Mad, Bad and Sad: A History of Women and the Mind Doctors from 1800 to the Present

Lisa Appignanesi

Mad, Bad and Sad: A History of Women and the Mind Doctors from 1800 to the Present

From the depression suffered by Virginia Woolf and Sylvia Plath to the mental anguish and addictions of iconic beauties Zelda Fitzgerald and Marilyn Monroe. From Theroigne de Mericourt, Fury of the Gironde, who descended from the bloody triumphs of the French Revolution to untameable insanity in La Salpetriere asylum, to Mary Lamb, sister of Charles, who in the throes of a nervous breakdown turned on her mother with a kitchen knife. From Freud and Jung to Lacan and the new women-centred therapies. This is the story of how we have understood extreme states of mind over the last two hundred years and how we conceive of them today, when more and more of our inner life and emotions have become a matter for medics and therapists. Here too is the story of the professions that have grown up to offer treatment, of how over the years symptoms and diagnoses have developed together to create fashions in illness and how treatments have succeeded orsometimes failed, even when those providing care were women too. MAD, BAD AND SAD takes us on a fascinating journey through the fragile, extraordinary human mind. 4.6 out of 5 based on 9 reviews
Mad, Bad and Sad: A History of Women and the Mind Doctors from 1800 to the Present

Omniscore:

Classification Non-fiction
Genre History, Psychology & Psychiatry
Format Hardback
Pages 540
RRP £20.00
Date of Publication February 2008
ISBN 978-1844082339
Publisher Virago
 

From the depression suffered by Virginia Woolf and Sylvia Plath to the mental anguish and addictions of iconic beauties Zelda Fitzgerald and Marilyn Monroe. From Theroigne de Mericourt, Fury of the Gironde, who descended from the bloody triumphs of the French Revolution to untameable insanity in La Salpetriere asylum, to Mary Lamb, sister of Charles, who in the throes of a nervous breakdown turned on her mother with a kitchen knife. From Freud and Jung to Lacan and the new women-centred therapies. This is the story of how we have understood extreme states of mind over the last two hundred years and how we conceive of them today, when more and more of our inner life and emotions have become a matter for medics and therapists. Here too is the story of the professions that have grown up to offer treatment, of how over the years symptoms and diagnoses have developed together to create fashions in illness and how treatments have succeeded orsometimes failed, even when those providing care were women too. MAD, BAD AND SAD takes us on a fascinating journey through the fragile, extraordinary human mind.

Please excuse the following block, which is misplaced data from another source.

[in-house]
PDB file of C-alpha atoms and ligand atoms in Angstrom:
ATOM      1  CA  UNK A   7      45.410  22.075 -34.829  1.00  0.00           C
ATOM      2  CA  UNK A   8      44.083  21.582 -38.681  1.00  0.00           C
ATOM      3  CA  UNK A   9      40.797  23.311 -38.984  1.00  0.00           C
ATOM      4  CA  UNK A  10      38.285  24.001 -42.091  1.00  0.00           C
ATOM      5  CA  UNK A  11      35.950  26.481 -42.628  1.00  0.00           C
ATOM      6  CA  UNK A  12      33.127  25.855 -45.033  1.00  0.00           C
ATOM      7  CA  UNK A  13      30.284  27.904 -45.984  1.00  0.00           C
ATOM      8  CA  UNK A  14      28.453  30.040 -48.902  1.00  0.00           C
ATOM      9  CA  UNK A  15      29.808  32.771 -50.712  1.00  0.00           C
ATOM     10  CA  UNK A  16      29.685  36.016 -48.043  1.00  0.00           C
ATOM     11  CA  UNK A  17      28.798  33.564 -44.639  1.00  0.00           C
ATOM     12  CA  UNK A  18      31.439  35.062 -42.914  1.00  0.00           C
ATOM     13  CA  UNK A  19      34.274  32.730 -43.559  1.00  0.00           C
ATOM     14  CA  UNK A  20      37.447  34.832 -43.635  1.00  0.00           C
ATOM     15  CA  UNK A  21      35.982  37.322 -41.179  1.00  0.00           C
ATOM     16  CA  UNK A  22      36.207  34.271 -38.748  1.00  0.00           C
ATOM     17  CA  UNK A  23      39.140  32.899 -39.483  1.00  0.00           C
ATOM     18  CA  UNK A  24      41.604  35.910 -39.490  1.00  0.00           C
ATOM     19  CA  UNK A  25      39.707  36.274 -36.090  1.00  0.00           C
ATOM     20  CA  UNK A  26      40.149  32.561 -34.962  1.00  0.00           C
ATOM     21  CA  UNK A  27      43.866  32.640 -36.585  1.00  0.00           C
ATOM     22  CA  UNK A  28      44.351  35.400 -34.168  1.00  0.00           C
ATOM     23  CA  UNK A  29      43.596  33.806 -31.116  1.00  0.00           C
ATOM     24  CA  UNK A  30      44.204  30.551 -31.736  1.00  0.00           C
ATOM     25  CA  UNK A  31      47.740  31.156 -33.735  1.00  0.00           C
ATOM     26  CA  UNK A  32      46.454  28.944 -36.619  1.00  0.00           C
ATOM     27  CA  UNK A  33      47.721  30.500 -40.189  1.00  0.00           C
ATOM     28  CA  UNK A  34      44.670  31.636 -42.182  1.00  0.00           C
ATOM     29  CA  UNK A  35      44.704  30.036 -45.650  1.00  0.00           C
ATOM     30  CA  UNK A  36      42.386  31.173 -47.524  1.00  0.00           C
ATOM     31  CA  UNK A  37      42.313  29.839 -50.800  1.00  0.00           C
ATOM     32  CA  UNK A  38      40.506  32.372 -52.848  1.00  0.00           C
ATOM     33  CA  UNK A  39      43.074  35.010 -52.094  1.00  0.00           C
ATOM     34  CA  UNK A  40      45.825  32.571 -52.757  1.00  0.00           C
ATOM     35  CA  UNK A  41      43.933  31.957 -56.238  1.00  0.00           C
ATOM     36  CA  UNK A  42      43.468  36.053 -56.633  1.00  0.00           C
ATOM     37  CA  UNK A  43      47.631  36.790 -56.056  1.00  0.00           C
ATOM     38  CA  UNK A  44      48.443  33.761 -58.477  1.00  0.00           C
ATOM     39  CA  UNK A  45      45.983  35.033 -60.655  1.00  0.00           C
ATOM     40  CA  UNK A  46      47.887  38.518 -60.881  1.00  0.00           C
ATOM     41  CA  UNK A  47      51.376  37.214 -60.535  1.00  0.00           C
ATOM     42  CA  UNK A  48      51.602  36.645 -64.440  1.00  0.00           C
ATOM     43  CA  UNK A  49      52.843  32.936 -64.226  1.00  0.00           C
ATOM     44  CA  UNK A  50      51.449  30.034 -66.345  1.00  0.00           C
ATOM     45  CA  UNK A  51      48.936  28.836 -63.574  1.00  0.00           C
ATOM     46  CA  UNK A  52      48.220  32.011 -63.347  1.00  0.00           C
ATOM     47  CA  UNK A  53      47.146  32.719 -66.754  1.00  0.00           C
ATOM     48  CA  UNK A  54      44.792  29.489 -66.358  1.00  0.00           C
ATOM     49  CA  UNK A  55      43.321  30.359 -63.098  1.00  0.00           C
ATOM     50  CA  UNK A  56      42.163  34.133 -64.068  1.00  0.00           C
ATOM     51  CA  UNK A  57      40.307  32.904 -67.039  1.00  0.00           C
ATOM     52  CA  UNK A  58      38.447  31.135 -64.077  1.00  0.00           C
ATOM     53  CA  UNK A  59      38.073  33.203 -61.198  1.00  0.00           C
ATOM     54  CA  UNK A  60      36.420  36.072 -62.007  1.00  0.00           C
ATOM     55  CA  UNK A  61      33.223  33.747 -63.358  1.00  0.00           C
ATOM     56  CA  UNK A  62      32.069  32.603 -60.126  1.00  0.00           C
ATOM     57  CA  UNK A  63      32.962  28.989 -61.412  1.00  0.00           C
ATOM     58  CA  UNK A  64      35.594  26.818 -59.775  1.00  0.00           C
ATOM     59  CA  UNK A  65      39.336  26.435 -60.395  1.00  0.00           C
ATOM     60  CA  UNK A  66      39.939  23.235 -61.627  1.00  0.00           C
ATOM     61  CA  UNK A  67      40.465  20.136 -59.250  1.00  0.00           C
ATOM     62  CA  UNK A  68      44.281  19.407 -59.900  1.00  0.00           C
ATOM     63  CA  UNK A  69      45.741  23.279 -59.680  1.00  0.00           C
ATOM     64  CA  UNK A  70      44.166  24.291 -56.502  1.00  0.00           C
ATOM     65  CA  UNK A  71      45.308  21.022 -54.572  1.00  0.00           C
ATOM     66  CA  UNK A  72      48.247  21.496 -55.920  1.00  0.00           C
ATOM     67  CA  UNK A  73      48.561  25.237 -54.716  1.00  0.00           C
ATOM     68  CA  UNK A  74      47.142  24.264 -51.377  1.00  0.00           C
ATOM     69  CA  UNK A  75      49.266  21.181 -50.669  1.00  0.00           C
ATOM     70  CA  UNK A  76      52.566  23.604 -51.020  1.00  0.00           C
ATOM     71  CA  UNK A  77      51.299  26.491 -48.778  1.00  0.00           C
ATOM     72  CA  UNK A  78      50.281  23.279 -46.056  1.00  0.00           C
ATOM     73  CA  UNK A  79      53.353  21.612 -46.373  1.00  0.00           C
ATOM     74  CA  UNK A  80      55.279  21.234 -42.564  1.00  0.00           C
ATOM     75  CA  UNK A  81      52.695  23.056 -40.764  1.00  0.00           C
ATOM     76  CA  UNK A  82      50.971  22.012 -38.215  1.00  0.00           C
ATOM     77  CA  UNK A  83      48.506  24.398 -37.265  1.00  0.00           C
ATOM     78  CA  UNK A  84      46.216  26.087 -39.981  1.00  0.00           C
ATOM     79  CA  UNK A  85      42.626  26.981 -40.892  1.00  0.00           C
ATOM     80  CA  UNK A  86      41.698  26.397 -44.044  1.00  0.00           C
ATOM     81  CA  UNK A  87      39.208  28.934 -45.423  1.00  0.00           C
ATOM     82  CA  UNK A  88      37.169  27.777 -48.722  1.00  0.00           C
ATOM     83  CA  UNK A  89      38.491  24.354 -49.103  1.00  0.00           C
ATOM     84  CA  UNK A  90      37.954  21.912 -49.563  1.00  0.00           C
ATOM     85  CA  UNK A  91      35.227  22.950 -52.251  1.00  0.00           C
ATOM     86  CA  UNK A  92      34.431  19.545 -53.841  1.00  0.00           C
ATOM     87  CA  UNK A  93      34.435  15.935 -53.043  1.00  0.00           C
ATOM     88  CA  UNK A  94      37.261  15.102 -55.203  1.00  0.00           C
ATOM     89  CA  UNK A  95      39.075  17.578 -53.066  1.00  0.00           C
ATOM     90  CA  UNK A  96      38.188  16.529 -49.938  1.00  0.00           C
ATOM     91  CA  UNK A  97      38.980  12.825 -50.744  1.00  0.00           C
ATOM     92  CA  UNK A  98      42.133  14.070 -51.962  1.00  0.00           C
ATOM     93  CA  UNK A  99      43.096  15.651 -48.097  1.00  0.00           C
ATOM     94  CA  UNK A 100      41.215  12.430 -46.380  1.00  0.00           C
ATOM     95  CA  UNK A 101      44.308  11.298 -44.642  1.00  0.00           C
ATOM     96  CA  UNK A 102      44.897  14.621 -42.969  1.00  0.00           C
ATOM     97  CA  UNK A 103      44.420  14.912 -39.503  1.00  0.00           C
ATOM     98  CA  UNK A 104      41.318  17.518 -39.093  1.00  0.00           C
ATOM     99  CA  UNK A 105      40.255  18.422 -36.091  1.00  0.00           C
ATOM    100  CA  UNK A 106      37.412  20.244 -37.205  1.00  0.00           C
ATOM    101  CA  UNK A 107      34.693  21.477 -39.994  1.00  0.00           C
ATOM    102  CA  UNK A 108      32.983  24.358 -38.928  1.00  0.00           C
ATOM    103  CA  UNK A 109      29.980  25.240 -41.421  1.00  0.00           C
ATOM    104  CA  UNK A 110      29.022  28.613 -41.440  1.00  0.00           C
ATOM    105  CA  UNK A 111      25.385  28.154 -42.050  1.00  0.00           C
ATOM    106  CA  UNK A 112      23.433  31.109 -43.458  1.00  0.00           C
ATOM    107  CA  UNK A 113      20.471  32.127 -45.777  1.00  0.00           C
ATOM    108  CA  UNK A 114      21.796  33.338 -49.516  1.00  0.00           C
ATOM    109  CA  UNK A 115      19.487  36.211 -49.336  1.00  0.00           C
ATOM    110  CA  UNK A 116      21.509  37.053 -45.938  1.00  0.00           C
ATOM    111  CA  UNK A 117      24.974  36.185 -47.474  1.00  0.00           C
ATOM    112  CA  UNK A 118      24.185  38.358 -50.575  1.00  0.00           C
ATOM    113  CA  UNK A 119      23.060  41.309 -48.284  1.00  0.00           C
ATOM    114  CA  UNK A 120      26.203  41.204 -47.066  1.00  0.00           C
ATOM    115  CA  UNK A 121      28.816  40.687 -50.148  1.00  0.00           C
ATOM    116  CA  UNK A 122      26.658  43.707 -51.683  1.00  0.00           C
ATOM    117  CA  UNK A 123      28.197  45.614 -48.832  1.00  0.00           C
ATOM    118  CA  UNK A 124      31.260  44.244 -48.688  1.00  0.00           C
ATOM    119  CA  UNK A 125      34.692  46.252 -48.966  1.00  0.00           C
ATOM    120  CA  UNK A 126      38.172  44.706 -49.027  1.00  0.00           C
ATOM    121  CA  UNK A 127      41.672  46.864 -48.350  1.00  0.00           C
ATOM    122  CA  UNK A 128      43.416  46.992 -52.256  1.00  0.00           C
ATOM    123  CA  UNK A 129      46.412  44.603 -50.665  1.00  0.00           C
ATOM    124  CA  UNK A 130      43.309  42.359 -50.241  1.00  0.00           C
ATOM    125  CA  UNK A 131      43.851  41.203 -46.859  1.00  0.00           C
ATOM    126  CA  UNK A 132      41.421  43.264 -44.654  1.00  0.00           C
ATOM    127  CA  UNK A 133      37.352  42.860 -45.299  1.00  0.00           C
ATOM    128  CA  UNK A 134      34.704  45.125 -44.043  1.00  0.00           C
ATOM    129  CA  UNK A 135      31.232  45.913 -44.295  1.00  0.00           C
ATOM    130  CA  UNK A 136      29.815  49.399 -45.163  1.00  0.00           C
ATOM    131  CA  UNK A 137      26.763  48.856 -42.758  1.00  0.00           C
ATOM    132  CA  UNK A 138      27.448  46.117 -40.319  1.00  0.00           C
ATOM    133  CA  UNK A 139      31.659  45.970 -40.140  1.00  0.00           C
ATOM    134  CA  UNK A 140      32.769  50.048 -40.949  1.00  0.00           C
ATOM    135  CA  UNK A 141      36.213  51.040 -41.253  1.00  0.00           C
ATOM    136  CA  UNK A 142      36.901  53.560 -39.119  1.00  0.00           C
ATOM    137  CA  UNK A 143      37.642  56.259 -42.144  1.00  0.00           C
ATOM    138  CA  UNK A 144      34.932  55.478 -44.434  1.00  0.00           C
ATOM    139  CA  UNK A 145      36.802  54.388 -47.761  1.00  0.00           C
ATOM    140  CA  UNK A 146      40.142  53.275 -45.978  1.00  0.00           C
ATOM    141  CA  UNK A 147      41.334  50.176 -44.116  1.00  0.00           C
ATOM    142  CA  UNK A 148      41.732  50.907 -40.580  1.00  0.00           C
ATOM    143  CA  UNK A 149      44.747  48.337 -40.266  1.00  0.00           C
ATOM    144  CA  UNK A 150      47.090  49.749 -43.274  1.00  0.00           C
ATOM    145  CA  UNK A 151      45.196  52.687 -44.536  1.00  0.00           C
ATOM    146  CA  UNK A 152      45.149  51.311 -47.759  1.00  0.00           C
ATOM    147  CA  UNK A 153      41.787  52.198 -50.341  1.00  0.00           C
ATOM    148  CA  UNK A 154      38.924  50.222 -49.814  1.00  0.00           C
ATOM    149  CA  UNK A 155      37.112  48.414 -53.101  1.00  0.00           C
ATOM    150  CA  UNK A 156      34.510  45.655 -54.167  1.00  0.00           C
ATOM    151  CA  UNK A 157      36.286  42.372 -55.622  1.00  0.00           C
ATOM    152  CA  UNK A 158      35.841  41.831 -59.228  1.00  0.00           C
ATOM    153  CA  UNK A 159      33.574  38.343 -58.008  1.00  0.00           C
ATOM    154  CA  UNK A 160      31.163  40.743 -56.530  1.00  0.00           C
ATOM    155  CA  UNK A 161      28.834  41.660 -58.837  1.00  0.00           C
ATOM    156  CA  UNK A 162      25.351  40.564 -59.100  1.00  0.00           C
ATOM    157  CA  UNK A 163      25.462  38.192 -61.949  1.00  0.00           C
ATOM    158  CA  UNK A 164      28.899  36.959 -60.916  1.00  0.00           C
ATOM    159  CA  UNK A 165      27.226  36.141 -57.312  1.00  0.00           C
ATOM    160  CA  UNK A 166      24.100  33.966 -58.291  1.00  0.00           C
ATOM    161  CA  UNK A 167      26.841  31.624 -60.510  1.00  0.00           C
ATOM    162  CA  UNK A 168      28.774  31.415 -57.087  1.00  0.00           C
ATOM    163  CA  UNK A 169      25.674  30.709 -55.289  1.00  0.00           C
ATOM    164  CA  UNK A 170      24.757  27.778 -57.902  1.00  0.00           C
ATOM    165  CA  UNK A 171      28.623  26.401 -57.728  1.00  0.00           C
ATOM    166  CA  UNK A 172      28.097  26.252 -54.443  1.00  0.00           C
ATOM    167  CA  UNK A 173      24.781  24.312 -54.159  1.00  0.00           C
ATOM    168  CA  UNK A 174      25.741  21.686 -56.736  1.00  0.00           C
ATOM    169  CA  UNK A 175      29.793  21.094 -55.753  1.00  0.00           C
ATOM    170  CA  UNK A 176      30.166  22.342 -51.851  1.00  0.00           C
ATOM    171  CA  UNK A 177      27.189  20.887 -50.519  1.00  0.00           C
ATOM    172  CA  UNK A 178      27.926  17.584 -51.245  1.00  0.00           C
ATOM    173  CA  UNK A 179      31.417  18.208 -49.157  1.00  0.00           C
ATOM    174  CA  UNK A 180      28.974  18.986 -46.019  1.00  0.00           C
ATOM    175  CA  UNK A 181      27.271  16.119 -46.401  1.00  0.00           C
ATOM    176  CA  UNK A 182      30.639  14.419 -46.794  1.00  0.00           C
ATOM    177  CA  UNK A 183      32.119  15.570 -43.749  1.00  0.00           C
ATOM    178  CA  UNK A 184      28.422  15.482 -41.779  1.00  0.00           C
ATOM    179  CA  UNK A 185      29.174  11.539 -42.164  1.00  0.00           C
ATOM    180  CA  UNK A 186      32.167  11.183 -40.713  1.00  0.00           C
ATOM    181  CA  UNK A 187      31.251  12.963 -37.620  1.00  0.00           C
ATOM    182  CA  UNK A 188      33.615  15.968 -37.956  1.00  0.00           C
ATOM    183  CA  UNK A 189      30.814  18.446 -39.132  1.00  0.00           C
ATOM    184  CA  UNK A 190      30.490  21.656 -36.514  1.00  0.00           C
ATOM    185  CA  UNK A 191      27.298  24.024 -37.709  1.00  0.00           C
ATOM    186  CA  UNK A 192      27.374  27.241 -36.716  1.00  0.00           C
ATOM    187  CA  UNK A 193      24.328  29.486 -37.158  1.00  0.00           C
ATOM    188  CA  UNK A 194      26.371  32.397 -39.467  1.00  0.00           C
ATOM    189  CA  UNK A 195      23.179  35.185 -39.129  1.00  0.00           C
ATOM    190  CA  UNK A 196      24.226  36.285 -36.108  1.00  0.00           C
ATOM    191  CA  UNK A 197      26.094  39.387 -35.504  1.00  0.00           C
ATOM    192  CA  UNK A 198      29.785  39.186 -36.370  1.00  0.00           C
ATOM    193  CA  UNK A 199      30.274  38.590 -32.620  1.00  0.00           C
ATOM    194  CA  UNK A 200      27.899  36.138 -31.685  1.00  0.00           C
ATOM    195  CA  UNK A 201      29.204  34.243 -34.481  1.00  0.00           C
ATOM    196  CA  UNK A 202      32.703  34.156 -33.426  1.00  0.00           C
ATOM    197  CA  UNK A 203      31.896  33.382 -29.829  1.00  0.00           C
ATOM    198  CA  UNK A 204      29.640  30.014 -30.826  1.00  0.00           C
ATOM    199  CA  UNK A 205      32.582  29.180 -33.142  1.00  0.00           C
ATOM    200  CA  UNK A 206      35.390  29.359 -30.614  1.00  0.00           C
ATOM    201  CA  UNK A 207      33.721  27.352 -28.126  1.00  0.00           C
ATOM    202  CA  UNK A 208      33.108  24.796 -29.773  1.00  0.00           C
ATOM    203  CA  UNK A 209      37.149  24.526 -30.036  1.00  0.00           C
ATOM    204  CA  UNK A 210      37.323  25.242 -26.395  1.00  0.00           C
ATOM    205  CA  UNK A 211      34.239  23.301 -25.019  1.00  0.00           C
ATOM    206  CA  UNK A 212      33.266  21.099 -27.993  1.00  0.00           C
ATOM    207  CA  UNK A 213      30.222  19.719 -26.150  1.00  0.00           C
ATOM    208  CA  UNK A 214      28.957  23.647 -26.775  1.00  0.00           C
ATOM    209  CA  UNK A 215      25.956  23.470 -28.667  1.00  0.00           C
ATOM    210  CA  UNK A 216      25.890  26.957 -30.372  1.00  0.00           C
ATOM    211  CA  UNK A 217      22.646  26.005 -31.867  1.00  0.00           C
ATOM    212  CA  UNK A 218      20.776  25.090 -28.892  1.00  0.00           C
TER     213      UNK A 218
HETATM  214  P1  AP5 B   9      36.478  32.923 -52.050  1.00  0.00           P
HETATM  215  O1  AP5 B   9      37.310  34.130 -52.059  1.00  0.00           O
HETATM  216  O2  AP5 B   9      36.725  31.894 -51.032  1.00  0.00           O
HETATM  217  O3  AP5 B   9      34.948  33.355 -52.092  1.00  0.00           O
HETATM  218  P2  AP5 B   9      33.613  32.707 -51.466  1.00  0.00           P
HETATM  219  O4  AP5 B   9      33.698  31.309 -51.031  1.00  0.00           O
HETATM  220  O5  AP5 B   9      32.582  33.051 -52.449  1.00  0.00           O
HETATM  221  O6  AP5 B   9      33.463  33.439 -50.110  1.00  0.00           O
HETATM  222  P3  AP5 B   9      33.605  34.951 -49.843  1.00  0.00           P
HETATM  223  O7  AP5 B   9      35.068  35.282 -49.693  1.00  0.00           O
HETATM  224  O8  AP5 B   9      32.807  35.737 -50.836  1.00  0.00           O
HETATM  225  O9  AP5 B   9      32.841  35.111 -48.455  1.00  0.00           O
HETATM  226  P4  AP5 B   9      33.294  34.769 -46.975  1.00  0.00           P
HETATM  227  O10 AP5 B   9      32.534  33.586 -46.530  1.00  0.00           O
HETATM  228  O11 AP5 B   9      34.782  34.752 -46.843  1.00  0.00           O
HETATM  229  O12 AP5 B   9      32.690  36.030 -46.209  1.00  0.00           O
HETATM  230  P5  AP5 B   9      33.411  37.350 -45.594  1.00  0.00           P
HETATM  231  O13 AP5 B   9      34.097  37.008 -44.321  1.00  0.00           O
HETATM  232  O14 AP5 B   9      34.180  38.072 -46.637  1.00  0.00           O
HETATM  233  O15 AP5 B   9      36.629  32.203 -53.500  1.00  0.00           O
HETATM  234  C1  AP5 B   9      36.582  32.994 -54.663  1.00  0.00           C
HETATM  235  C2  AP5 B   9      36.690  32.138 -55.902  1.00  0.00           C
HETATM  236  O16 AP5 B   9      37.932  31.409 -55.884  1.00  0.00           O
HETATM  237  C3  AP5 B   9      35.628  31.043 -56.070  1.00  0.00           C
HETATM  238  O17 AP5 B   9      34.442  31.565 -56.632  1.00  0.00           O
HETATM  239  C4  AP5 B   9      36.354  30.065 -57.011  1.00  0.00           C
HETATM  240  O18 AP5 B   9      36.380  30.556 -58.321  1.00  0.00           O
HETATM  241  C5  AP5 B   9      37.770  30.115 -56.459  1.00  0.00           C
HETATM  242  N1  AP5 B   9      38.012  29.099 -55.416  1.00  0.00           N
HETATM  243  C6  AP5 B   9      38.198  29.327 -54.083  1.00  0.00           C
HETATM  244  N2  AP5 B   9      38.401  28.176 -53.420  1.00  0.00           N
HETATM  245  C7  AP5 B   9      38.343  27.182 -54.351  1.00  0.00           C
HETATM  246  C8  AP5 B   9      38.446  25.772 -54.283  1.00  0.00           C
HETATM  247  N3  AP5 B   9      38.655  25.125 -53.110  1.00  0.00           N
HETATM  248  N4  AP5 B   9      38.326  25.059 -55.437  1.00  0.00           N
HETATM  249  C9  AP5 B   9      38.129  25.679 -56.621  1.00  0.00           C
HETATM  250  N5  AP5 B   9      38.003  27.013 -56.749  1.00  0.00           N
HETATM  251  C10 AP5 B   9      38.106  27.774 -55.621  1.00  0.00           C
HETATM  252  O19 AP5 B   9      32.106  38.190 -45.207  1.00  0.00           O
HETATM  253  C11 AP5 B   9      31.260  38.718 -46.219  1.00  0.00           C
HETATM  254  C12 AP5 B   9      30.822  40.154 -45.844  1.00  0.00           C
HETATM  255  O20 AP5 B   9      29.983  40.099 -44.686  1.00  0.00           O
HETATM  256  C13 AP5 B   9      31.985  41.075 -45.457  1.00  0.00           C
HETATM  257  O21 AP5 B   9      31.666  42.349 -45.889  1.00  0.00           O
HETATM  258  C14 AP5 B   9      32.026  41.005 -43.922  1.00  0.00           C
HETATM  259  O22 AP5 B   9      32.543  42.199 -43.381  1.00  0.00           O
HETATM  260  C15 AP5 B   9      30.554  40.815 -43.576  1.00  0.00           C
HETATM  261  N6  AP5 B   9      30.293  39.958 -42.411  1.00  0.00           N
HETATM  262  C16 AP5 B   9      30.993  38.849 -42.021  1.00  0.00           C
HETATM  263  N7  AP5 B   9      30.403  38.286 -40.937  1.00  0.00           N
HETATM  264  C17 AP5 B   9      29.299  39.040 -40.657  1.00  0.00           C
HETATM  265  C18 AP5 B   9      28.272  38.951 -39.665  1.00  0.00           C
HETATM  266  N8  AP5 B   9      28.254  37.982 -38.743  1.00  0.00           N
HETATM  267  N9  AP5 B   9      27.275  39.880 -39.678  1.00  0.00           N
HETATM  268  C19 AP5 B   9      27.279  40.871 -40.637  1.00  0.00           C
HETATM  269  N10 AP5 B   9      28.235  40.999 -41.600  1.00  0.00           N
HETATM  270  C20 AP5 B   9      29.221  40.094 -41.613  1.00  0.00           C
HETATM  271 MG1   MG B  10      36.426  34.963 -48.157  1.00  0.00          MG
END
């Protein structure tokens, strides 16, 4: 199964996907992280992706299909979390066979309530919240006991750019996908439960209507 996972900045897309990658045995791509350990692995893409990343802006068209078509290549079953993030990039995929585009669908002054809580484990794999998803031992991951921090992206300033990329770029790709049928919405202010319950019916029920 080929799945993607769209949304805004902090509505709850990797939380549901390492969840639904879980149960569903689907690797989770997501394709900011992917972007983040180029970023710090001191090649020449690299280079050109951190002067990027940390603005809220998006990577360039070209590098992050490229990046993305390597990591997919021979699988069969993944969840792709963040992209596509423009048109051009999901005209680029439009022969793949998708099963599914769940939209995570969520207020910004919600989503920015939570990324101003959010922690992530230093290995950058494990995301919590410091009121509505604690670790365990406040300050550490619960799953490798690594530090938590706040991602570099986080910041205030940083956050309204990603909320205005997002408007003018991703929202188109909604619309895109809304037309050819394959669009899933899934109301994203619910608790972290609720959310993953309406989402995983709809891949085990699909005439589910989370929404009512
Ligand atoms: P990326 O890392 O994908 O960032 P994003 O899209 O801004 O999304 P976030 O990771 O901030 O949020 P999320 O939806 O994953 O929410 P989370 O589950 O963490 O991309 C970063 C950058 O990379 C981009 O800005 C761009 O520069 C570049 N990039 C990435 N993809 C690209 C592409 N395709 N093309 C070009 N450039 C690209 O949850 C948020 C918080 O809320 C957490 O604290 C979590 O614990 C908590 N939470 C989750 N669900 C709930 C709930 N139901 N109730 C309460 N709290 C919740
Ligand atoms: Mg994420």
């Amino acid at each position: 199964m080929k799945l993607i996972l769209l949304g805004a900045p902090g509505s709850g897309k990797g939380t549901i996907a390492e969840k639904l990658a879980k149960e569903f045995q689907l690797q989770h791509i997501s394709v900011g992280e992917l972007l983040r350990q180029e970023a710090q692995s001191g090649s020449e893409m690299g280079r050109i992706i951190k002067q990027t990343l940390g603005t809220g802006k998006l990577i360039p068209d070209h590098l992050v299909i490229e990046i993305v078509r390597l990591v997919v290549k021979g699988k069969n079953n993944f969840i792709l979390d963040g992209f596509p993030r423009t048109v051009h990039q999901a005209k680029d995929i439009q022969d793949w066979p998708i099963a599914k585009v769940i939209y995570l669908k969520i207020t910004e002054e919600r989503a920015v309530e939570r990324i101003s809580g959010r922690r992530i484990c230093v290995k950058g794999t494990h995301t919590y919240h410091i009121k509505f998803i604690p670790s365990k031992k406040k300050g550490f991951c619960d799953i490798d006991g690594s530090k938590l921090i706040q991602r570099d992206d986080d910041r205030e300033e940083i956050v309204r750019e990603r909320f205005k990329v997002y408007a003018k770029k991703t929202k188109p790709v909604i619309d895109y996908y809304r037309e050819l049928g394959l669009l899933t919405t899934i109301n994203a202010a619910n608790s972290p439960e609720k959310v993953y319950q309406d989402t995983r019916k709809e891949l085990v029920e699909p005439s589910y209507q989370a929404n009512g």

Reviews

The New Statesman

Frances Wilson

In her exploration of "the dark continent" (another of Freud's phrases) of femininity and madness, Appignanesi goes further than any of her precursors - such as Elaine Showalter in The Female Malady - and her up-to-the-minute analysis of the rules and roles of women's mental health makes earlier studies seem dated. Mad, Bad and Sad is, Appignanesi says, the book she has been writing all her life. It is also, in many ways, the book we have been waiting for.

14/02/2008

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The Observer

Viv Groskop

The triumph of Mad, Bad and Sad is to mix evocative case studies with potted histories of the great and good of psychology and psychiatry. Without wanting to sound too glib about an intelligent and academically rigorous study, this book is an excellent one-stop shop for those wanting to find Freud, Lacan and Melanie Klein among the same pages as Marilyn Monroe and Elizabeth Wurtzel. There is an attractive mix of the everyday and the clinical.